36 CHARLES STEWART PARNELL [1846-54
and warmly attached to the members of his family, especially to Emily, Fanny, and John. He had few companions outside the home circle, and was very shy with strangers. Delighting in all sorts of games— outdoor and indoor—his favourite pastime was playing at soldiers. He never liked to be beaten at anything, and was resourceful and ingenious, though not too punctilious or scrupulous, in the adoption of means for out-manoeuvring his opponents. One day he had a game of soldiers with his sister Fanny. ' He commanded one well-organised division, while she directed the movements of another and opposing force. These never came into actual conflict, but faced one another impassively, wrhile their respective commanders peppered with pop-guns at the enemy's lines. For several days the war continued without apparent advantage being gained by either side. One morning, however, heavy cannonading was heard in the furthest corner of the room (produced by rolling a spiked ball across the floor). Pickets were called in, and in three minutes from the firing of the first shot there was a general engagement all along the line. Strange as it may seem, Fanny's soldiers fell by the score and hundred, while those commanded by her brother refused to waver even when palpably hit. This went on for some time until Fanny's army was utterly annihilated. It was learned, from his own confession, an hour after this Waterloo, that Charles had, before the battle began, glued his soldiers' feet securely to the floor.' l He also liked the game of ' follow-my-leader.' ' Charlie/ says a member of the family, ' liked playing the game of •" follow-my-leader," but always insisted on being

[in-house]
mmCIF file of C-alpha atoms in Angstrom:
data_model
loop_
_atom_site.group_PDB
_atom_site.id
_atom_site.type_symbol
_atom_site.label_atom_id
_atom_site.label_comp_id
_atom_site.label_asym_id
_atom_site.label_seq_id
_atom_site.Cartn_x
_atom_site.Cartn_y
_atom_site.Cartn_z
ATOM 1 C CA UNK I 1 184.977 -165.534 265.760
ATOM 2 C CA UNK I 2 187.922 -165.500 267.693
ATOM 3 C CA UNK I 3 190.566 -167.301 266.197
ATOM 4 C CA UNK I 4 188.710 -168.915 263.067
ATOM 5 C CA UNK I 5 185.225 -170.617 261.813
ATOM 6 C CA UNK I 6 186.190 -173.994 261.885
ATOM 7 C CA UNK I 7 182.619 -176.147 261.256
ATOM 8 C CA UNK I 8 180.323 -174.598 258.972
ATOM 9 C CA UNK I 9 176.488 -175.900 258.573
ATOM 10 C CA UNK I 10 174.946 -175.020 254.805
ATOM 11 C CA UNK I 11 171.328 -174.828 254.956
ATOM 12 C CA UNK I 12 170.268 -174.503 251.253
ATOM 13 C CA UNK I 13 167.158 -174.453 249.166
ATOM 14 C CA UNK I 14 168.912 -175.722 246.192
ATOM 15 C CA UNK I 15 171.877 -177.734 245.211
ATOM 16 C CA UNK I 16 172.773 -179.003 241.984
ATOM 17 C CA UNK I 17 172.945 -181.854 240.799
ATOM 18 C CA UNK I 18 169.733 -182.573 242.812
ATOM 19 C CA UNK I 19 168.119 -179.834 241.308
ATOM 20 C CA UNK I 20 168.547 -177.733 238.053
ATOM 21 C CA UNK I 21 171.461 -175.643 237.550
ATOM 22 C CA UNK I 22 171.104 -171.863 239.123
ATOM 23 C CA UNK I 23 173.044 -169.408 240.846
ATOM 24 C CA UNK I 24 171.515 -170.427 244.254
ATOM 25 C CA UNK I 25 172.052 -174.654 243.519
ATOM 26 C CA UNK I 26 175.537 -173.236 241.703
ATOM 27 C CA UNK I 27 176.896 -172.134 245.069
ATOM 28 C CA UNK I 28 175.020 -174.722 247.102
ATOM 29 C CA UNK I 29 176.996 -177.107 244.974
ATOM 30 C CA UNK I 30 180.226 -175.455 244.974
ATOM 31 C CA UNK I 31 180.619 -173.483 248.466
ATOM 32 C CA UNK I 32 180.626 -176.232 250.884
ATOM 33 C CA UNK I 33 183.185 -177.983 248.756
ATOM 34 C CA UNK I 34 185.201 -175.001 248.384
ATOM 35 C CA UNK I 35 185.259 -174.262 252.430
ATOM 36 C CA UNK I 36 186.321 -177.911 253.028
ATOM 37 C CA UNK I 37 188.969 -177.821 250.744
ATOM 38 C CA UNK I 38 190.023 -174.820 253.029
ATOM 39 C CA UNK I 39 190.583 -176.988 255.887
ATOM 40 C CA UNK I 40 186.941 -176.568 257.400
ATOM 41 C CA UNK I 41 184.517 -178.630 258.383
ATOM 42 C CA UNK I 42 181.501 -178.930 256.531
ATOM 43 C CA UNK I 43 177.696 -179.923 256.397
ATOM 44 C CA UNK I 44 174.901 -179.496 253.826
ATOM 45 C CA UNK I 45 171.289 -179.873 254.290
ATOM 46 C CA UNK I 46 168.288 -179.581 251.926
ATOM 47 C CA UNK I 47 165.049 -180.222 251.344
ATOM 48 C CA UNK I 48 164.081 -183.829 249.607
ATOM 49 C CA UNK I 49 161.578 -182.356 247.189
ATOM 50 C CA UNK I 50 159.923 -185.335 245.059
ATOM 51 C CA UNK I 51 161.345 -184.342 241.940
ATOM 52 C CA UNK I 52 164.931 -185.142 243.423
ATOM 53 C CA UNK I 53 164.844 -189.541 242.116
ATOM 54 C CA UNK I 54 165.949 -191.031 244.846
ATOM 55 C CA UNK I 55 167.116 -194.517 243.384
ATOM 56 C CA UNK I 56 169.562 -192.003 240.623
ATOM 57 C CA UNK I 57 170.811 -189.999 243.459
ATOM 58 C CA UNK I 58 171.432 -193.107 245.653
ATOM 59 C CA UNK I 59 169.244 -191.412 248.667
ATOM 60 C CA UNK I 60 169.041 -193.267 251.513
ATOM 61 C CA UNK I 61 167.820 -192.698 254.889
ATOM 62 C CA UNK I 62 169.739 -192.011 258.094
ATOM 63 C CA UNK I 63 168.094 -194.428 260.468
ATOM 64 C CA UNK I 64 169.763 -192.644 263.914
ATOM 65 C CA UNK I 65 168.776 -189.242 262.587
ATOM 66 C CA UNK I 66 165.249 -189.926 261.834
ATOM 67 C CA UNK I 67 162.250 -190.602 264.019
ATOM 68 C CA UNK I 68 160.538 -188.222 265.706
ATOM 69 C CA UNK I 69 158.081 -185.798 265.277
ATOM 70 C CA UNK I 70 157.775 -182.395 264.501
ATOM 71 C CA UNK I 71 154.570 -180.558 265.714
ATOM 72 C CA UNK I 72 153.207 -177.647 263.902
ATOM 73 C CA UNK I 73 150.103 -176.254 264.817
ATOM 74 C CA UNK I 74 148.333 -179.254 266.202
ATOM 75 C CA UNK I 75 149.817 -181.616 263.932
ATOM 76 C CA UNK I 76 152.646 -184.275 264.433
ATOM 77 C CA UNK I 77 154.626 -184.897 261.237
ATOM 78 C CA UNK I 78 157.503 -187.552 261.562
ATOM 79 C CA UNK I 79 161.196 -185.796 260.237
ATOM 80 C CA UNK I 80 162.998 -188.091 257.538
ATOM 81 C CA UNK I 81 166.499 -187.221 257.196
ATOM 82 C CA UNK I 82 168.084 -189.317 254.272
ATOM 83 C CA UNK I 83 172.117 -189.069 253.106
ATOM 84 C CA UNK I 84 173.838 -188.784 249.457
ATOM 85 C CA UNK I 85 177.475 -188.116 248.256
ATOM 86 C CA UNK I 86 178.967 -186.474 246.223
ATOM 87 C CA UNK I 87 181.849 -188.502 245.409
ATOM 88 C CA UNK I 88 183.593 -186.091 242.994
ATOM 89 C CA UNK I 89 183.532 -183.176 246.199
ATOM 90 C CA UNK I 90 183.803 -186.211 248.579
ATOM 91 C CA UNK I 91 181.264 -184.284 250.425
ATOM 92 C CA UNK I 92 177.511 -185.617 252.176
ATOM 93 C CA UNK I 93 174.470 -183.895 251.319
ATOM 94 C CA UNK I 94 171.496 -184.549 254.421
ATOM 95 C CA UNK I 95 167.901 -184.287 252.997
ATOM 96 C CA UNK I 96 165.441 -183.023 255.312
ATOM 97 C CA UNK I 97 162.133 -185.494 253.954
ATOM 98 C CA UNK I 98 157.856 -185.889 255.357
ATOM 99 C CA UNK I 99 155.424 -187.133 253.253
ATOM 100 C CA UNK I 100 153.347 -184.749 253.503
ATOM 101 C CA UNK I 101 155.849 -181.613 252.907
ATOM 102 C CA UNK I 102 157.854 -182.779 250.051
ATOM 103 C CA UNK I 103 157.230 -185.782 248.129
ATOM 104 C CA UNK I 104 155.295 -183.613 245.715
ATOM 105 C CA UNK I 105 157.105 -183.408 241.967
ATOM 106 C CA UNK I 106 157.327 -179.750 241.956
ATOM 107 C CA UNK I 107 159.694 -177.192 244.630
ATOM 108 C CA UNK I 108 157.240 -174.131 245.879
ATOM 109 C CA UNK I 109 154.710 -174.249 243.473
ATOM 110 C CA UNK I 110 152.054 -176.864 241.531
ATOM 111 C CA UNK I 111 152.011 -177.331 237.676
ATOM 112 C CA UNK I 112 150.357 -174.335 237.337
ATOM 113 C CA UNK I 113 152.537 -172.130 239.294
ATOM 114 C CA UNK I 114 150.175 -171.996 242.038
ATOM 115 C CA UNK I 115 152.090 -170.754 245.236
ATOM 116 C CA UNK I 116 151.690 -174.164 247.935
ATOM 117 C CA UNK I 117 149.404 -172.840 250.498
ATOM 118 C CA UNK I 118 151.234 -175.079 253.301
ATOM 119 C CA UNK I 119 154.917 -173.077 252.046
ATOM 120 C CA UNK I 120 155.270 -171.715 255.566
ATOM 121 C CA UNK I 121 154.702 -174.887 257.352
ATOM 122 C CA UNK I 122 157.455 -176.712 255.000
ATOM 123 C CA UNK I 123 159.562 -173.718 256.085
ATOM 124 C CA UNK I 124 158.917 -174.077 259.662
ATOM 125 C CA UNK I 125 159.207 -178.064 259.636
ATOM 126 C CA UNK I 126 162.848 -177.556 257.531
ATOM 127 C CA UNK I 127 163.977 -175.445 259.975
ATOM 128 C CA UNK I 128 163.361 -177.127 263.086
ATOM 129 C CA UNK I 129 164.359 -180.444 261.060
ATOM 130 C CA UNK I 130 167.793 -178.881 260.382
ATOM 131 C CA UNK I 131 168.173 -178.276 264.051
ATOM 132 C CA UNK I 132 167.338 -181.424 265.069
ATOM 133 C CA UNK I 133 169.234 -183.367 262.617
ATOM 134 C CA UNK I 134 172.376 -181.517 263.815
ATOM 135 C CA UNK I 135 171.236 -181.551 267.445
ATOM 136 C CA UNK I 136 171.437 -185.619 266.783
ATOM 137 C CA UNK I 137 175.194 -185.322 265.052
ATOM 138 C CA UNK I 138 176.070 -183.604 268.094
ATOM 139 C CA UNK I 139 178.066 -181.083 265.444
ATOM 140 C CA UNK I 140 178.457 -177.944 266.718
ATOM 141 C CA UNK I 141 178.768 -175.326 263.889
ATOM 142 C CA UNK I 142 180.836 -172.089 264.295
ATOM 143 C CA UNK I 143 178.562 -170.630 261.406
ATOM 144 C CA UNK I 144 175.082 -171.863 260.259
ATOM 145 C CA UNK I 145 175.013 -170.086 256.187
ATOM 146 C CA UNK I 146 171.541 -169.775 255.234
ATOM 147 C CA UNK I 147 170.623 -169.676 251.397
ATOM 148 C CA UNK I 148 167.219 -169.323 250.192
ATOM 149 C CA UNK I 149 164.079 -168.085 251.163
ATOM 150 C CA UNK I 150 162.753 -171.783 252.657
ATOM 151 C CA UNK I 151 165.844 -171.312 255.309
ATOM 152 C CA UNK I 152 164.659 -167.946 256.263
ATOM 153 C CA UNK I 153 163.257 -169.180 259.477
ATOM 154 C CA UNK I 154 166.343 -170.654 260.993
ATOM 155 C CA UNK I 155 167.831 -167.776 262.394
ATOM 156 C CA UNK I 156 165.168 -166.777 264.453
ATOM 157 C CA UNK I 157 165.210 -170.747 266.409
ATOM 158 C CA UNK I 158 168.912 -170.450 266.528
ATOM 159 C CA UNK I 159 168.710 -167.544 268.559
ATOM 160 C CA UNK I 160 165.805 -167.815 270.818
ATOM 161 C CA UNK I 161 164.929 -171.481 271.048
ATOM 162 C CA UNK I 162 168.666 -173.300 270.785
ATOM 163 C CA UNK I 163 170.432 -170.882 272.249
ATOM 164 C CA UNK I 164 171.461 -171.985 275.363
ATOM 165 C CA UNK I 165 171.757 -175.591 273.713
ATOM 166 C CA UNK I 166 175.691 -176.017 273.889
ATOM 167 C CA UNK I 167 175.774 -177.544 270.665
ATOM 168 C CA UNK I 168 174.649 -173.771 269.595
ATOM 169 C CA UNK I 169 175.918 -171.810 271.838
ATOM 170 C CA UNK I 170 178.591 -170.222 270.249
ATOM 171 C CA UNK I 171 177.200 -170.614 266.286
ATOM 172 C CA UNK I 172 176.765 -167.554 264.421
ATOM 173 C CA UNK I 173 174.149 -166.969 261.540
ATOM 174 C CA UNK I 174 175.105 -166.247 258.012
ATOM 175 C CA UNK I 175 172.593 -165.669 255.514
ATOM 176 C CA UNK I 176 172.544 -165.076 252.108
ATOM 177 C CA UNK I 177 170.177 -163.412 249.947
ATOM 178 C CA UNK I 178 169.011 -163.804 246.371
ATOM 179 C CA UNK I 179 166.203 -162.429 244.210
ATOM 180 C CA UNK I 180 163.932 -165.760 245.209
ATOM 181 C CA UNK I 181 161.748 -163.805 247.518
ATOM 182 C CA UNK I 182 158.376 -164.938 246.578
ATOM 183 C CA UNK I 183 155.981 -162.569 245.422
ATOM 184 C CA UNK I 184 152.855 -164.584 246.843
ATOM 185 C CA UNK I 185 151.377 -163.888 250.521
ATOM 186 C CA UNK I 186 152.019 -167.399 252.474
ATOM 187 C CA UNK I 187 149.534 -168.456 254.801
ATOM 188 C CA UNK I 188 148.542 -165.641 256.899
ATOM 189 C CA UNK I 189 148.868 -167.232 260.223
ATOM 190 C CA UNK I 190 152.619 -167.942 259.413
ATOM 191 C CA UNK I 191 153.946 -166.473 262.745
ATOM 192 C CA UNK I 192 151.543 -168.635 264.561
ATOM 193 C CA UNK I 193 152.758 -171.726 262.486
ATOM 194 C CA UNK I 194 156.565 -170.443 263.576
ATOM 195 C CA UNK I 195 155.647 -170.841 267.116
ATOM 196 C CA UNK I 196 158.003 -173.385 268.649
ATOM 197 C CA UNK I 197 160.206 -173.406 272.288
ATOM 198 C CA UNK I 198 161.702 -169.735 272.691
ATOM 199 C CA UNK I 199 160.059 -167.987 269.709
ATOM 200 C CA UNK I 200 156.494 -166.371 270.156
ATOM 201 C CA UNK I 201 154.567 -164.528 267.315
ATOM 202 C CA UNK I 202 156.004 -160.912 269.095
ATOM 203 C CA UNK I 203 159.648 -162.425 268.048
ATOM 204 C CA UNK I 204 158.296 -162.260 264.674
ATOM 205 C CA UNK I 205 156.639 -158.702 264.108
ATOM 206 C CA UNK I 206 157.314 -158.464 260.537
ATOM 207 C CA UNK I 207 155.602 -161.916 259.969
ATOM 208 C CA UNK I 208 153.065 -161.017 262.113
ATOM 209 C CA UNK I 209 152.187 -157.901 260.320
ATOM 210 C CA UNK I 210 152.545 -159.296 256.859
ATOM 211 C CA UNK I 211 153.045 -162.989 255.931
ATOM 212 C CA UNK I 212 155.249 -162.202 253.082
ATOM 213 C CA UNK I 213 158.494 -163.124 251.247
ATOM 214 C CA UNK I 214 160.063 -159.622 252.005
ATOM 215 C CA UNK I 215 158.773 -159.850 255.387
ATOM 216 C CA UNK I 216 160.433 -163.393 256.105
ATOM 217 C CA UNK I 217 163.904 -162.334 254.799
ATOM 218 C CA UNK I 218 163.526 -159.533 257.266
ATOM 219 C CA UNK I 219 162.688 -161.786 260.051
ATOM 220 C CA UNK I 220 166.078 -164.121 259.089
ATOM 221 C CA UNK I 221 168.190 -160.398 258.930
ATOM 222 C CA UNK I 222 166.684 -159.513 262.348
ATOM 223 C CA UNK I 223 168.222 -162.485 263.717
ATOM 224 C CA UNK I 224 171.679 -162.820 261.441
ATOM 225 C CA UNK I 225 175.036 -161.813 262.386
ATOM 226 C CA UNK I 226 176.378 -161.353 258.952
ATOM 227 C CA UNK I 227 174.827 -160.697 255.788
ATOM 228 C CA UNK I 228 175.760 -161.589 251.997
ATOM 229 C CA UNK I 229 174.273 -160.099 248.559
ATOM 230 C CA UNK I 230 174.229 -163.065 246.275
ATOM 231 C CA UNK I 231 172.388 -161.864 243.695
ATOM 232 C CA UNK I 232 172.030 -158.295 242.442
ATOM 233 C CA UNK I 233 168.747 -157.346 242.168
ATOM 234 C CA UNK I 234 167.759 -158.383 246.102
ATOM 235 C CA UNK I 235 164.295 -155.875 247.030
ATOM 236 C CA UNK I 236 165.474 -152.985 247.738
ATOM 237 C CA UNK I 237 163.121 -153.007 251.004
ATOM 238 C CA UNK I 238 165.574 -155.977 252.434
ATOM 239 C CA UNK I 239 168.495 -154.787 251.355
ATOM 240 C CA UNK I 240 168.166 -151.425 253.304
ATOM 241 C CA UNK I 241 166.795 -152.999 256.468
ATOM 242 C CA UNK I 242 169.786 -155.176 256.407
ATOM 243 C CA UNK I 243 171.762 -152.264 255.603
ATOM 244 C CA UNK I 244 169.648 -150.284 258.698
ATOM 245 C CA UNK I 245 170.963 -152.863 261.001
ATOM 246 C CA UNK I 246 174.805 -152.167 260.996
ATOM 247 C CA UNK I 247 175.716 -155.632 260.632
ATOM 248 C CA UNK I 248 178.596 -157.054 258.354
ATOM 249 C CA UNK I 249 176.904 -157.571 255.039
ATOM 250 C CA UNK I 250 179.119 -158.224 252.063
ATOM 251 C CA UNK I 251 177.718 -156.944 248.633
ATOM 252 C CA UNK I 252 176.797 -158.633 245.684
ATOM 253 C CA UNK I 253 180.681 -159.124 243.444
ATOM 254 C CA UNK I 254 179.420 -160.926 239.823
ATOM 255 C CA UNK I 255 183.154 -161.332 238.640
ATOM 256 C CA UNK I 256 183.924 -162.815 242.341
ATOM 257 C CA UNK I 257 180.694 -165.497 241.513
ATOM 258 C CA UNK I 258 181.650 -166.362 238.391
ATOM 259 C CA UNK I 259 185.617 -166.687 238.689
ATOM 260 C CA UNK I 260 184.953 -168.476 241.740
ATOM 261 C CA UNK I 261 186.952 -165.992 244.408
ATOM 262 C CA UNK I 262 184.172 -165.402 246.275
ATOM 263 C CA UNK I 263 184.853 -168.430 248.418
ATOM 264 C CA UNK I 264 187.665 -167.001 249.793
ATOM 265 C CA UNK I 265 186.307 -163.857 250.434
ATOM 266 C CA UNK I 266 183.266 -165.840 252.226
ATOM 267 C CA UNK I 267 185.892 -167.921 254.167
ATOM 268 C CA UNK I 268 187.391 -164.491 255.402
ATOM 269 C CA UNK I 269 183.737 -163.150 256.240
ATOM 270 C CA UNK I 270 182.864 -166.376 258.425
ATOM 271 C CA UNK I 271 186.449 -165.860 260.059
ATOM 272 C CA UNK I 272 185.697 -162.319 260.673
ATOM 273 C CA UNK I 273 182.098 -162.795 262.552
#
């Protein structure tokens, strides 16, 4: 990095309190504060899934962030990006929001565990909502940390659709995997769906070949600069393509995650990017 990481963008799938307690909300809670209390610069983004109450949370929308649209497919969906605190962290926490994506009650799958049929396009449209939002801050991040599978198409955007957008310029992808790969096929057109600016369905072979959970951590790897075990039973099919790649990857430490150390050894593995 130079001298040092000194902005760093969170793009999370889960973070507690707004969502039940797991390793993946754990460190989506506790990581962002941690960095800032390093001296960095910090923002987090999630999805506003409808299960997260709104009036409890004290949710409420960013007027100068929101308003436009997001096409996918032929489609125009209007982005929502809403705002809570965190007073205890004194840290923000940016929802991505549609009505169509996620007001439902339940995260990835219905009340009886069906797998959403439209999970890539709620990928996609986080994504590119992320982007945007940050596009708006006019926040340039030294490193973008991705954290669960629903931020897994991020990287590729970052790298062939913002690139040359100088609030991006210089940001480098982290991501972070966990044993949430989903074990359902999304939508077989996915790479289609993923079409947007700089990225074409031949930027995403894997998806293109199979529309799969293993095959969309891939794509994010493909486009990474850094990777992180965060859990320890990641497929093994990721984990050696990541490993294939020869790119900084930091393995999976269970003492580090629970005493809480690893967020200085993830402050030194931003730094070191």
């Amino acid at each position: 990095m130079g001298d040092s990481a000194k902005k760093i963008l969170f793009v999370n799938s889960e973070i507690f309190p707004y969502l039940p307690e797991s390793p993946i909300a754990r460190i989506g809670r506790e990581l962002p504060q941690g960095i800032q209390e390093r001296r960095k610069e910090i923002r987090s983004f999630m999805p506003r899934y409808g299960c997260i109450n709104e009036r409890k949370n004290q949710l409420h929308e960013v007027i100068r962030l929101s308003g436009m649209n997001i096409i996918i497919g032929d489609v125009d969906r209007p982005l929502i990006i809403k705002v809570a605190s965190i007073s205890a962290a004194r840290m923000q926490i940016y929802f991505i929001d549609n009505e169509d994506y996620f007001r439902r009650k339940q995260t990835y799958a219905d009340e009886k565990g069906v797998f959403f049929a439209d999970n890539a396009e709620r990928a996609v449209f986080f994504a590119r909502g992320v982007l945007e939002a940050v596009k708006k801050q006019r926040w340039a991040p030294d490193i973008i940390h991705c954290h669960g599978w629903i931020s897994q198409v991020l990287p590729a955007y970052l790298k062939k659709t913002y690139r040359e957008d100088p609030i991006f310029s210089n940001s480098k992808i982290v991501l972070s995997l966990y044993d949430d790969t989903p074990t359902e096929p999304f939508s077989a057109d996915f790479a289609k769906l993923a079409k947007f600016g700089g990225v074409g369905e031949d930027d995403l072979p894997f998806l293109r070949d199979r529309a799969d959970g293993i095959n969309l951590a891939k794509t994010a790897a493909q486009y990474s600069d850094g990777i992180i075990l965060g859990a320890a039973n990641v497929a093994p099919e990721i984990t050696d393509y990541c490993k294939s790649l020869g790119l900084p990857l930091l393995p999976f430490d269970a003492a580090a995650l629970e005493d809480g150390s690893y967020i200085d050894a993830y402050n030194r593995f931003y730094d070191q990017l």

1 This story is told in Mr. Sherlock's clever little sketch of Parnell.